Three Options for Short-Stay Assisted Living

A common perception of senior living is that it is an irreversible step in one's life journey. However, many don't realize there are short-stay options available for various situations, including assisted living.

Assisted living is for people who need some help with daily activities but are otherwise independent. Housing is typically home-like, apartment-style units with private bathrooms and some kitchen amenities. Dining is generally communal, and social activities are available for residents.

Here are three ways short-stay assisted living can be useful.

  1. Post-Hospital Recovery

    Consider the situation of being discharged from the hospital but not being quite ready to go home. Our blog, "After the Hospital: Recovering in a Skilled Nursing Facility," covered the details of staying temporarily in a skilled nursing setting. Often, this is a quasi-hospital environment where more rigorous care needs can be met.

    Assisted living for this purpose assumes one's medical recovery needs are less intense but still at a level where going home is not practical. This setting provides staffing qualified to administer medication, and post-hospital activity like physical therapy can be facilitated.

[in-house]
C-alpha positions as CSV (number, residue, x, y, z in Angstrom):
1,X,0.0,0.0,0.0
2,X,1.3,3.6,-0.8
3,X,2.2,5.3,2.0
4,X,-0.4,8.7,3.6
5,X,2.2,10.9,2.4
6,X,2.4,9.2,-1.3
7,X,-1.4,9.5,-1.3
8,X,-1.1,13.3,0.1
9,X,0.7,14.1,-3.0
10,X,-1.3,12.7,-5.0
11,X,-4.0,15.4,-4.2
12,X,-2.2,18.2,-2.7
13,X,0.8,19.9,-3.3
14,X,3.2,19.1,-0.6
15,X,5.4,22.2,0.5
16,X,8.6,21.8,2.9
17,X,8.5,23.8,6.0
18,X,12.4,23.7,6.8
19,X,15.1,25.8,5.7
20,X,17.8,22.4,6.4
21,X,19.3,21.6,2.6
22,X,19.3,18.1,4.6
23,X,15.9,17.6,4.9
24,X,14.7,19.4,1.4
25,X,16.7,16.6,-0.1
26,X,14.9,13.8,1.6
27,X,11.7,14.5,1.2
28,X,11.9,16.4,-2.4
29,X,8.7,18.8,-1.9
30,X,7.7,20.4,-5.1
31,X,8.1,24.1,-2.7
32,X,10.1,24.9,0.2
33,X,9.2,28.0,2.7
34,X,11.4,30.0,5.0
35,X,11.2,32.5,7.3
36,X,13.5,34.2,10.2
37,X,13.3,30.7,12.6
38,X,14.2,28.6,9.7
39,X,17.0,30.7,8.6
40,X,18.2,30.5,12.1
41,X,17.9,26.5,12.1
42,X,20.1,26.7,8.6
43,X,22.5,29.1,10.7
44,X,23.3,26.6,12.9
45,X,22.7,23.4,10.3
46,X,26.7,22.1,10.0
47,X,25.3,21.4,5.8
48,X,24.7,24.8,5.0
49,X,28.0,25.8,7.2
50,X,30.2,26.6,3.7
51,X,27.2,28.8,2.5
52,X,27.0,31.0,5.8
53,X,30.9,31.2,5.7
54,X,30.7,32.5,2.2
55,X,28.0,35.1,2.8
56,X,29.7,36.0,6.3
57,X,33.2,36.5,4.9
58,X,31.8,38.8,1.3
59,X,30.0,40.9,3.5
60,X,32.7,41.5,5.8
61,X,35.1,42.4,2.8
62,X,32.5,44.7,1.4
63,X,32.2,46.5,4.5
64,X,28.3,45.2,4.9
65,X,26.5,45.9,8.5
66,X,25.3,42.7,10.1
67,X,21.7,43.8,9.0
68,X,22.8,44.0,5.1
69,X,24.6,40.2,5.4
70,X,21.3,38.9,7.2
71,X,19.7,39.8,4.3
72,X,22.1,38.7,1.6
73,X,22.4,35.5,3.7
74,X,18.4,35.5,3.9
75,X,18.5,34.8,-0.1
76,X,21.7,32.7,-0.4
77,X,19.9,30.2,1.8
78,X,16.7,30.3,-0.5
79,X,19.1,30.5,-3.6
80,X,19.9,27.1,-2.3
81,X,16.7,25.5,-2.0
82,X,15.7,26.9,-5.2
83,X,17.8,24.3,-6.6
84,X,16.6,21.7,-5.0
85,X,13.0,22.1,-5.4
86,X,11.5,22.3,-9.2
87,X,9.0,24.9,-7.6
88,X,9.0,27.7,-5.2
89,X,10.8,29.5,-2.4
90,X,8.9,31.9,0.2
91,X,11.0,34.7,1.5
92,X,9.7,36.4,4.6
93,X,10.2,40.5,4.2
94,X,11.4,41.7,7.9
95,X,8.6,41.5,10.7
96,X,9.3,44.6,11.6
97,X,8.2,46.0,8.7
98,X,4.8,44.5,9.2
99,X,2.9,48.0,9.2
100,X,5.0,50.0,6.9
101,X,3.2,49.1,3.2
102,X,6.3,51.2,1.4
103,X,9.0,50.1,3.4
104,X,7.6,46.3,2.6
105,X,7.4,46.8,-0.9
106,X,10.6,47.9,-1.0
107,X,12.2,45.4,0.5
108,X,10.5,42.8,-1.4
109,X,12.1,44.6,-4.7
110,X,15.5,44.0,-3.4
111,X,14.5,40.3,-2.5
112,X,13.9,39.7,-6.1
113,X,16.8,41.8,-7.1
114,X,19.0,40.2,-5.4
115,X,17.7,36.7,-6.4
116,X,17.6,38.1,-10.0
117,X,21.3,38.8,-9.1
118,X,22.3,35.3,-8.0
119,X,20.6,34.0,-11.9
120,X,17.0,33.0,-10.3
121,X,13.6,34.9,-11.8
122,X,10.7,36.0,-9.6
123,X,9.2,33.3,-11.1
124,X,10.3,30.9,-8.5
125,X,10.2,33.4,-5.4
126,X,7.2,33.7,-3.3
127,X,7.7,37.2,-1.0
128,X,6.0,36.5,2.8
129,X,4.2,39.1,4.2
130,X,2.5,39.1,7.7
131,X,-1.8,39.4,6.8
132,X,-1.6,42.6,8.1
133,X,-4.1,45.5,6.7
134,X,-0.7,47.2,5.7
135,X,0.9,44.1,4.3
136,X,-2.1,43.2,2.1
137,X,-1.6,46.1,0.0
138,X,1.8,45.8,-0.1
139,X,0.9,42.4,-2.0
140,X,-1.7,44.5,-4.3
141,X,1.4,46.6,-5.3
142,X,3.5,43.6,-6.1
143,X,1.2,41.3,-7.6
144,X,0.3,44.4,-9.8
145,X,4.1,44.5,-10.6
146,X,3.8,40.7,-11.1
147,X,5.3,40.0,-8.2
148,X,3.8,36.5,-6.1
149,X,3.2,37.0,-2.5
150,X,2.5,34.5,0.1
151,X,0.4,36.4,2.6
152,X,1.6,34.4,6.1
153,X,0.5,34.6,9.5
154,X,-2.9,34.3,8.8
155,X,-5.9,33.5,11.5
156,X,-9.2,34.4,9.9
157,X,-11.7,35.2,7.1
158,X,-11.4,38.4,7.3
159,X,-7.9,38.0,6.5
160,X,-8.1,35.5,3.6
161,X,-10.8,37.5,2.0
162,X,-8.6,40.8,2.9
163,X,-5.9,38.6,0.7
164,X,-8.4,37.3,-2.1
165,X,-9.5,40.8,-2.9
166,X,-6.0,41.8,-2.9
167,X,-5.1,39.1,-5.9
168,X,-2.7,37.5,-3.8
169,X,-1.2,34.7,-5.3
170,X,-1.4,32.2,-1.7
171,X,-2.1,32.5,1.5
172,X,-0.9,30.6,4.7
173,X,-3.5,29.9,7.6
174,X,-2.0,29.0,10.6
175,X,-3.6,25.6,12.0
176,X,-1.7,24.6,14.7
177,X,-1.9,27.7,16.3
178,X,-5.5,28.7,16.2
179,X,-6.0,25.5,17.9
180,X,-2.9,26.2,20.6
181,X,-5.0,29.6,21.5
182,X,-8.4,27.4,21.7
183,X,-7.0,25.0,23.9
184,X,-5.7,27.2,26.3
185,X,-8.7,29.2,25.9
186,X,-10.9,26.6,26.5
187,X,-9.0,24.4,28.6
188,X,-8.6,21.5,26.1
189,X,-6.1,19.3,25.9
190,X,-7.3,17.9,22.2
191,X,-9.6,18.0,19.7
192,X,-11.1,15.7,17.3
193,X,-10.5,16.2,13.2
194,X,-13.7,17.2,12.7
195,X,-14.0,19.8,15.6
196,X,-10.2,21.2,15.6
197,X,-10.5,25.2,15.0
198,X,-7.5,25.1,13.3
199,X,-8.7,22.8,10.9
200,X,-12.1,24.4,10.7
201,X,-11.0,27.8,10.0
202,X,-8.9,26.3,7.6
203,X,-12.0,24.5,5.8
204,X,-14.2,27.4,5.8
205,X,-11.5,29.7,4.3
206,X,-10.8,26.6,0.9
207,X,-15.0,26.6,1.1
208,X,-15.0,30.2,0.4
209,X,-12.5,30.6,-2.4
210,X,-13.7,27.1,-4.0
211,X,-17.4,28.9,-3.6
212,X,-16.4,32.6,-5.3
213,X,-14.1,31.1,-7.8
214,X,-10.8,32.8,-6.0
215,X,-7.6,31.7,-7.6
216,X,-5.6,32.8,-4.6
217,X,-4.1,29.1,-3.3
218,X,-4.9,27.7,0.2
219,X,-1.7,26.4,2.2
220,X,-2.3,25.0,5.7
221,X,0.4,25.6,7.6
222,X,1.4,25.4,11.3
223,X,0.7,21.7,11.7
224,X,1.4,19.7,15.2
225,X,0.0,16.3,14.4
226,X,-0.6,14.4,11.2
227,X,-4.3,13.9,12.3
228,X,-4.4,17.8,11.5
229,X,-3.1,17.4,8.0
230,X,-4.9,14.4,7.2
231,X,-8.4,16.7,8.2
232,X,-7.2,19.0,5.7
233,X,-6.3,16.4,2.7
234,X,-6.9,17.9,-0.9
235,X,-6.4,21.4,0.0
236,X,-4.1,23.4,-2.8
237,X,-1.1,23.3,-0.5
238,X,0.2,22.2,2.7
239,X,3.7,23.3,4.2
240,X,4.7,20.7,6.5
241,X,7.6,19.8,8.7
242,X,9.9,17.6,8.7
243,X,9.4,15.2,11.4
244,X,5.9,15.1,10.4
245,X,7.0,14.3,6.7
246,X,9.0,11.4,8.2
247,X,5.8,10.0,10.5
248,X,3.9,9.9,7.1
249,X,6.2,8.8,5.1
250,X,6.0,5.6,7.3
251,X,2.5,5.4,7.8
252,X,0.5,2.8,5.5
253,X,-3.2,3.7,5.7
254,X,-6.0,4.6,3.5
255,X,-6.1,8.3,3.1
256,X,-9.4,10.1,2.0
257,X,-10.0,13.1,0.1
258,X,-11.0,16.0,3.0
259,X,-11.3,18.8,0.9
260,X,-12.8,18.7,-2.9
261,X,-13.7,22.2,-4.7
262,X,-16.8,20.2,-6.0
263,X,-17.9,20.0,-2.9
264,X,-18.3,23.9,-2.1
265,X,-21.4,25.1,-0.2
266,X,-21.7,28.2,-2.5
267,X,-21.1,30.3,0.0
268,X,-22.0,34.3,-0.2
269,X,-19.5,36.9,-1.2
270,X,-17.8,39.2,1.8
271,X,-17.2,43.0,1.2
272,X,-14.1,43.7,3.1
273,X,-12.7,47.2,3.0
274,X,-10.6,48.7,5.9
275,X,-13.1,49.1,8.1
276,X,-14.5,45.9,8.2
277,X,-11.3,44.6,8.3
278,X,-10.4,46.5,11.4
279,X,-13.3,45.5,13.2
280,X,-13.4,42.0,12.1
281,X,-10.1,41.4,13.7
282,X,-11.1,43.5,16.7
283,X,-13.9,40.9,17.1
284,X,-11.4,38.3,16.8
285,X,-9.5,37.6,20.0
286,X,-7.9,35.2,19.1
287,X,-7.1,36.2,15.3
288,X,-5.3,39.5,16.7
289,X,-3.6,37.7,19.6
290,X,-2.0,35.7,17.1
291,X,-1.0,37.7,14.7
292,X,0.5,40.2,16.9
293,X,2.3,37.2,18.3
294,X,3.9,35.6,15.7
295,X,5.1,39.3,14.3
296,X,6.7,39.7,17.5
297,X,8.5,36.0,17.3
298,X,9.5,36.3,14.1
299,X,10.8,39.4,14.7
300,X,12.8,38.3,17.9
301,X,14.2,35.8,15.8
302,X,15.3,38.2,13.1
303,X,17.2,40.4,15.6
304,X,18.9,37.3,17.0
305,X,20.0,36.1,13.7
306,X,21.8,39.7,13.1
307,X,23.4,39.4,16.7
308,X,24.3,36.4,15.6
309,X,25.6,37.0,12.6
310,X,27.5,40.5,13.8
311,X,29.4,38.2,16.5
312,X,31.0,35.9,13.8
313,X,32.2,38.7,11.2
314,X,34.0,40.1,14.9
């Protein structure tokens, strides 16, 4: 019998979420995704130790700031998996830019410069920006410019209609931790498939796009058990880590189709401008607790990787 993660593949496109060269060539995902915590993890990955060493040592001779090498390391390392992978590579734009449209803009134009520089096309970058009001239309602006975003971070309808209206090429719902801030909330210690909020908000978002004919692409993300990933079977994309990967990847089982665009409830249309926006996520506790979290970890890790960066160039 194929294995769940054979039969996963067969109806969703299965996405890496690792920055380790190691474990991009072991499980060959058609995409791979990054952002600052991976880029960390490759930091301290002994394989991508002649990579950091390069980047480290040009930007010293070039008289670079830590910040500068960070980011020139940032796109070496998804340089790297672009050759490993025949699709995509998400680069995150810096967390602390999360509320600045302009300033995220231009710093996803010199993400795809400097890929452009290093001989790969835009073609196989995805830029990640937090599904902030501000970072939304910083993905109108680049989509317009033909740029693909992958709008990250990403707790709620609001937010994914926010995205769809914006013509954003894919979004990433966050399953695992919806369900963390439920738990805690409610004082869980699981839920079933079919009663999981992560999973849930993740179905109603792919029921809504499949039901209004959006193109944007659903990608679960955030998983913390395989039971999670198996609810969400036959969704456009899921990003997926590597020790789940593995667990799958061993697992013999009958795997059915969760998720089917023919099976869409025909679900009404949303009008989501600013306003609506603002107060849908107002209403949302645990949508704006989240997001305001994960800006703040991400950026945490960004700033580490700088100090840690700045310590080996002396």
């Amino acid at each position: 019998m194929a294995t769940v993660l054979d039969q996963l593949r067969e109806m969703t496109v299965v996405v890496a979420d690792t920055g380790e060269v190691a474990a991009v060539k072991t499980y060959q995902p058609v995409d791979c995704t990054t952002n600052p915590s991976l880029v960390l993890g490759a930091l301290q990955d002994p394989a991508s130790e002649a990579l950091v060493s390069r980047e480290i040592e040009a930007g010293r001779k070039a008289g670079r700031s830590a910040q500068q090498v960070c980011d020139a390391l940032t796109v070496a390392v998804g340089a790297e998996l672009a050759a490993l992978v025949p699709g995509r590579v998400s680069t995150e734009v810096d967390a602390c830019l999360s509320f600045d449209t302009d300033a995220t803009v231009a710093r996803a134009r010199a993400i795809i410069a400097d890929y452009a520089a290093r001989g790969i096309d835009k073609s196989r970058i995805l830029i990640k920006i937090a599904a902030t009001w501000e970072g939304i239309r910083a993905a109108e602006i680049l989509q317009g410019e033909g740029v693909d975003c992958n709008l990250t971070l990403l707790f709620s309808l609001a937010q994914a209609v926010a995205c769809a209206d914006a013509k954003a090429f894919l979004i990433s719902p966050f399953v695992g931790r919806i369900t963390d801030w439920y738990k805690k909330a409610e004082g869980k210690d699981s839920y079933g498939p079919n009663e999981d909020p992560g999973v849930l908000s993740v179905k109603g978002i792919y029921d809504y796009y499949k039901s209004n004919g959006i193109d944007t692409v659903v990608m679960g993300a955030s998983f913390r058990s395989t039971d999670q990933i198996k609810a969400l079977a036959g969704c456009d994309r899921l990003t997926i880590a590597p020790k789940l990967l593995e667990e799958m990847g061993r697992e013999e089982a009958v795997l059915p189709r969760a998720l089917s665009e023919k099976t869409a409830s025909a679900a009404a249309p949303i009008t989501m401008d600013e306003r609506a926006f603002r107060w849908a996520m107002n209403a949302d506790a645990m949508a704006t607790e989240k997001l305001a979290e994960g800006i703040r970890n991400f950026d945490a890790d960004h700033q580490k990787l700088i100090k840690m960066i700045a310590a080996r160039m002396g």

2. Caregiver Respite

    Family and friends serving as caregivers for those living independently at home are unsung heroes.

    In 2015 there were about 40.4 million unpaid caregivers of older adults. The stress of caregiving can be exhausting, so it makes sense for caregivers to take care of themselves periodically by taking a break. However, finding someone willing and able to fill in to care for an older adult can be challenging.

    An option might be a short-term stay at an assisted living facility where the loved one would be cared for by competent professionals in a comfortable atmosphere. This allows the caregiver time away to decompress with the confidence that the older adult is well-cared for.
  3. Assisted Living "Test Drive"